ACSI welcomes the introduction of an assets under management (AUM) test to bring asset owners into the reporting regime, but the drafting of the legislation has raised confusion as to how the test will be applied”

Australian Council of Superannuation Investors

Asset owners as reporting entities.

Under the new disclosure regime, Australia’s asset owners will be not only consumers of climate-related financial disclosure reports but also their authors. The disclosure obligations apply to asset owners who manage over $5 billion.

“Reporting by asset owners will support consistent reporting of climate-related risks and opportunities across the financial sector, noting the significance of these entities in Australia’s financial system”, says the government.

However, the AUM test for applicability could be difficult to implement without further clarification given the corporate structures of superannuation funds.

The Australian Council of Superannuation Investors (ACSI) says that it “welcomes the introduction of an assets under management (AUM) test to bring asset owners into the reporting regime, but the drafting of the legislation has raised confusion as to how the test will be applied”.

Another hurdle is reporting asset owners’ financed Scope 3 emissions – the emissions category which is the most relevant for asset owners. Some asset owners have said they need time to work out the details.

“As an asset owner, our most material greenhouse gas emissions are our financed scope 3 emissions”, says Rest – a superannuation fund which manages $73 billion on behalf of nearly two million members.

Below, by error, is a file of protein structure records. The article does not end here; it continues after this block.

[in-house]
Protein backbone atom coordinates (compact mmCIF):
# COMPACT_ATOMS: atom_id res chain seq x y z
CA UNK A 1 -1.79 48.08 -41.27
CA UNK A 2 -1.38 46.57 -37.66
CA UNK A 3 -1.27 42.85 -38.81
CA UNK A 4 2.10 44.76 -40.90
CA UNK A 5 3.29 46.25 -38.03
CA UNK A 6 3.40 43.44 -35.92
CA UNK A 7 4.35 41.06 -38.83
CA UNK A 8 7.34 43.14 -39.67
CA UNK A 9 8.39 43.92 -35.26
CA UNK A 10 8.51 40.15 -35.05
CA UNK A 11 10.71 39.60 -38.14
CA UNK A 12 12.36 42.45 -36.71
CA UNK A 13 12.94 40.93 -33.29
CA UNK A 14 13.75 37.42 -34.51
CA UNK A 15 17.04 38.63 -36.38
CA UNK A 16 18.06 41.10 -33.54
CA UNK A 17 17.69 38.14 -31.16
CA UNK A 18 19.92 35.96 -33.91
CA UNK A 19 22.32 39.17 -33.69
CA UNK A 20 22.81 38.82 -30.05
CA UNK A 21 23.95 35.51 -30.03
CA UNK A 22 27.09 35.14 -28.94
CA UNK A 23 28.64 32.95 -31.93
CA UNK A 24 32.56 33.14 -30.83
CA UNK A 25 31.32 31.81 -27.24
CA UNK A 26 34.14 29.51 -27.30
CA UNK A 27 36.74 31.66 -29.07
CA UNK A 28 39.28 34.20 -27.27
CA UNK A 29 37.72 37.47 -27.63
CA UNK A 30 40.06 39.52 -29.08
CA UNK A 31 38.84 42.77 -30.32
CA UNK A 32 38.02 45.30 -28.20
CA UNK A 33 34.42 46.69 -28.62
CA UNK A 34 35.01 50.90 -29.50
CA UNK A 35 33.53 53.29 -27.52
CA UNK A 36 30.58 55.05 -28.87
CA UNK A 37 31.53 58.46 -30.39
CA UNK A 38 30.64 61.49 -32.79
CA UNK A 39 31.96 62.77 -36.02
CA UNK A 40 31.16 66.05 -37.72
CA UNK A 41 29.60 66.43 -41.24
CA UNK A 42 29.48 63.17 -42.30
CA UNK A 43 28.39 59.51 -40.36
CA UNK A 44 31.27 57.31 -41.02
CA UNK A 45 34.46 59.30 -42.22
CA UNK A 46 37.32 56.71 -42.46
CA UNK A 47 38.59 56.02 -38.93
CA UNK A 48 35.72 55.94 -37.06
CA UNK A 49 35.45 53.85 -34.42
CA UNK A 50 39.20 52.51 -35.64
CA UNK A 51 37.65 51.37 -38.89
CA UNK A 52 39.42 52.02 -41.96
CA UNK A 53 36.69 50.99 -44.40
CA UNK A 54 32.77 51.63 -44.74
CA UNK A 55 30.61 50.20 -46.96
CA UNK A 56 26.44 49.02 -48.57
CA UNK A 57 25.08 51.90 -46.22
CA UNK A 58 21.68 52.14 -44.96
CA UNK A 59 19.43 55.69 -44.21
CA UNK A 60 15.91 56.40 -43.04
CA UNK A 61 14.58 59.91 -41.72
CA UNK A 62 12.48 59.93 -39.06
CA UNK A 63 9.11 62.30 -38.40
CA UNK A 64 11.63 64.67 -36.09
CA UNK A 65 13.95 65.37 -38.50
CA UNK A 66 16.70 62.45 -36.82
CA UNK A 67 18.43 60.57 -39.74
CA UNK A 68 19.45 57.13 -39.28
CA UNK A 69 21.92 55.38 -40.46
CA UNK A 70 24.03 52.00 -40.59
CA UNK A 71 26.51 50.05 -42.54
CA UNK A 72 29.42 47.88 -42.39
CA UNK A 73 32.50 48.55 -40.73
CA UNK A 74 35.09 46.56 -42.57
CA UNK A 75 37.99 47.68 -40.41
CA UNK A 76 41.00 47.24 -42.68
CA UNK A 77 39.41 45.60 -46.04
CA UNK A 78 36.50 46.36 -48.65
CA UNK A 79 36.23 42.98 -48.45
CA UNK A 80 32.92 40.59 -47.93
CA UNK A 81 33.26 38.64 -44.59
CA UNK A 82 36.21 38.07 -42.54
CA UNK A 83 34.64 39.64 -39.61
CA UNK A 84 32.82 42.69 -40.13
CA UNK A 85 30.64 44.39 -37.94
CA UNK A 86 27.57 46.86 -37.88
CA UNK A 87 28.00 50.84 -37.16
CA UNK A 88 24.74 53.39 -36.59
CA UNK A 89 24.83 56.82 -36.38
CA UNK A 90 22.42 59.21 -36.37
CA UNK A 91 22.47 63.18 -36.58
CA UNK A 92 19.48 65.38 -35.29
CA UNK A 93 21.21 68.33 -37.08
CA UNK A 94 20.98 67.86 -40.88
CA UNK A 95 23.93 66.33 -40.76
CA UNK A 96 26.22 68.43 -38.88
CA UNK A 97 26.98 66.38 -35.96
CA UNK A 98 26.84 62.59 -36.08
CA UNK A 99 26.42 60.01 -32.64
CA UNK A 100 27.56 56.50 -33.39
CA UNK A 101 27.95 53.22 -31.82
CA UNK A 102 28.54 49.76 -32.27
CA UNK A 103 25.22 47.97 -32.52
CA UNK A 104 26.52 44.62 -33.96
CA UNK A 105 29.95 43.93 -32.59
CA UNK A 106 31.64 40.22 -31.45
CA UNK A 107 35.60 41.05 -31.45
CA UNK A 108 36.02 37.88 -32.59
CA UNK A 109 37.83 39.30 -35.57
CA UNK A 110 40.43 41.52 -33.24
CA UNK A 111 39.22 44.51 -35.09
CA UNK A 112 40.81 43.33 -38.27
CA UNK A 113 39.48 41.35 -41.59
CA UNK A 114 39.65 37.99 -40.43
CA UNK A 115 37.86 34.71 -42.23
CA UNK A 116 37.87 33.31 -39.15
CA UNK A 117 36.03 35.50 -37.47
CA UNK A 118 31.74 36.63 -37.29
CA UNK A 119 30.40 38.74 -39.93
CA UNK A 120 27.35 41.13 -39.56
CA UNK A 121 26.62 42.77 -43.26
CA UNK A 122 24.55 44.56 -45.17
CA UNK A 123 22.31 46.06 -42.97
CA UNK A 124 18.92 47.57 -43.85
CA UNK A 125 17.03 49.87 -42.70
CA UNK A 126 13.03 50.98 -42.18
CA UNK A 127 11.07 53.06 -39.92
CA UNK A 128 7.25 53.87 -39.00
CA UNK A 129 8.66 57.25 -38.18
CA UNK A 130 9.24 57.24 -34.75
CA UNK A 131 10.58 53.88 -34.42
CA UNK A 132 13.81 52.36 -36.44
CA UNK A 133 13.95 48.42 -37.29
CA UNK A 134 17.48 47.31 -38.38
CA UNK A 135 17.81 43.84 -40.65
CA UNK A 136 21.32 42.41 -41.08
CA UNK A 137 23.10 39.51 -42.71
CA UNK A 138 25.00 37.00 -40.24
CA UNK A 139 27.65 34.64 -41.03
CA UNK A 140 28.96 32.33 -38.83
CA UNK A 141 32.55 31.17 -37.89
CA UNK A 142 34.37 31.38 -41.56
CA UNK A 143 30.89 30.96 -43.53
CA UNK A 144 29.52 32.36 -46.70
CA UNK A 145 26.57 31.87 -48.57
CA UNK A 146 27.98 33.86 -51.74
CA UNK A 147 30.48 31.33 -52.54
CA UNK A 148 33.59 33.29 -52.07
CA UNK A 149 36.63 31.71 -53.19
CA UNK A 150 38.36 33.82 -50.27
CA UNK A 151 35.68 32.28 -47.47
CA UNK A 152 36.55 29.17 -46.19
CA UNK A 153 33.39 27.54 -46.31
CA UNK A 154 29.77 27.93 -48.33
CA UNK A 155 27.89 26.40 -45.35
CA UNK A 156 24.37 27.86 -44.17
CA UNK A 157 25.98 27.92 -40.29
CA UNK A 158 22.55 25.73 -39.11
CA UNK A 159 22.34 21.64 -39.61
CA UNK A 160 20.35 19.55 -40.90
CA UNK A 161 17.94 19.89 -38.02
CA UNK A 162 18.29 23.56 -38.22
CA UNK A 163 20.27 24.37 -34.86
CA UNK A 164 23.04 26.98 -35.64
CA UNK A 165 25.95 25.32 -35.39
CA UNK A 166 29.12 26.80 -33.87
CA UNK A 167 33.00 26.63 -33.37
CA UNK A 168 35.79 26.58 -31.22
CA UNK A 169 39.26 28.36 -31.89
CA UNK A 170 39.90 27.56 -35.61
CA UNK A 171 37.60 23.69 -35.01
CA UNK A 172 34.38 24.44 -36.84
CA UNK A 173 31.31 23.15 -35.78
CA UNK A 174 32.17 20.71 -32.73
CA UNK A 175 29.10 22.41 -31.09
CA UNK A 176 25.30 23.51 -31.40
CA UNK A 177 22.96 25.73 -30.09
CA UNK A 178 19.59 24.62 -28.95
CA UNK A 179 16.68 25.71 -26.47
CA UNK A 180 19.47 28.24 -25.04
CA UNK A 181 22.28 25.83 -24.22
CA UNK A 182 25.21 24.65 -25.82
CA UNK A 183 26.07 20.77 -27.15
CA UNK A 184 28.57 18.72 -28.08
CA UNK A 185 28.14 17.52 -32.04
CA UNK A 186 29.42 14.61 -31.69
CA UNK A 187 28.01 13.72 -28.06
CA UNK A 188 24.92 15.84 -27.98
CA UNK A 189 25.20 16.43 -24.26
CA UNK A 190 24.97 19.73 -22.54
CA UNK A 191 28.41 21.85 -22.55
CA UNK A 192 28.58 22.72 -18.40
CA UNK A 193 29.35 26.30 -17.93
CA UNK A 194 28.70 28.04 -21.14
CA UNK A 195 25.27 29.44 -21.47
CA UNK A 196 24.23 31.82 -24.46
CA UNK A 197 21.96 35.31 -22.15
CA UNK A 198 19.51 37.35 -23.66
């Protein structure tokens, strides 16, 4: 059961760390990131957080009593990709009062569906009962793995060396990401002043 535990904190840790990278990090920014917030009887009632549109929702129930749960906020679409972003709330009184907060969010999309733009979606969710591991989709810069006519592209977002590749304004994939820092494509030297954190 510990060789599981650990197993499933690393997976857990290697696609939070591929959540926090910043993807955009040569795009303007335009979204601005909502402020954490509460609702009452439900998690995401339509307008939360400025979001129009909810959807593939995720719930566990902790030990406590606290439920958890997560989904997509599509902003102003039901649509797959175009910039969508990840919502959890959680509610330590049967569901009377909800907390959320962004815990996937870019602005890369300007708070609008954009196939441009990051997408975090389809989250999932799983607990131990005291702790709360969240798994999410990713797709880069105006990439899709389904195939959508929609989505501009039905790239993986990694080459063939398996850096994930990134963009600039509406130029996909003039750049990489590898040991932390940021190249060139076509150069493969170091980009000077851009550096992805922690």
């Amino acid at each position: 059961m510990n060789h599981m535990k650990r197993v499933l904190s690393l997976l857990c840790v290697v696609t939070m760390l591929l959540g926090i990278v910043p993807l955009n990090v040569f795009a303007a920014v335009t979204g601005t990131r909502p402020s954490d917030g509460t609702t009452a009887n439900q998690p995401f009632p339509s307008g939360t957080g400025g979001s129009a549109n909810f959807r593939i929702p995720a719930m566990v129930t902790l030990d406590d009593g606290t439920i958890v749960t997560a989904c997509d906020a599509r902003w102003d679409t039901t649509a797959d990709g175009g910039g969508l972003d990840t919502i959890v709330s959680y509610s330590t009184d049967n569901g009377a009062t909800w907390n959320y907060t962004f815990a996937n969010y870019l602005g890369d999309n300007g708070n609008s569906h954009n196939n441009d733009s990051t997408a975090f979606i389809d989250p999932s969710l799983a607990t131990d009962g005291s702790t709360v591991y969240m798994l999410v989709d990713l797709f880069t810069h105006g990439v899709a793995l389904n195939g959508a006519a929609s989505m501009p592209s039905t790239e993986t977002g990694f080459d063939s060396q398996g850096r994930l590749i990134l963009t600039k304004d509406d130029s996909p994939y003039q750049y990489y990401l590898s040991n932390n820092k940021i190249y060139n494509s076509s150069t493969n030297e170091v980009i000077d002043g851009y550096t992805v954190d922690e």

“Superannuation funds need time to continue to seek this information from investee entities, and from those beyond Australian borders”, the fund says.

Phases and alignment.

The government seems to have taken Rest’s point on board. When it comes to operationalising Australia’s disclosure regime, the plan is to do so in phases.

The new laws are expected to be introduced over a four-year period with applicability depending on the type of firm. For companies with gross assets of over $1 billion or revenues of over $500 million, reporting could begin as early as July 2024.

As scale of the eligible company reduces, timelines extend. The final phase of reporting could commence in July 2027.

In terms of alignment, the government has identified the IFRS S2 standard as the point of reference. However, responsibility for standards alignment also rests with the Australian Accounting Standard Board (ASSB) that has released its own draft standards in October 2023.


Synthesising reporting standards and frameworks to a consistent level of detail required to satisfy all requirements, is a task yet to be completed by any jurisdiction

Association of Mining and Exploration Companies, Australia

Limited opposition

Not every stakeholder is on board. The Association of Mining and Exploration Companies (AMEC) the mining industry collective, for example, has voiced concerns.

“Synthesising reporting standards and frameworks to a consistent level of detail required to satisfy all requirements, is a task yet to be completed by any jurisdiction’, claims AMEC.

Australia’s mandatory disclosure regime has multiple moving parts. Each moving part brings with it distributional consequences – which implies a variation in the level of support that companies and asset owners will extend to Canberra’s latest climate policy adventure.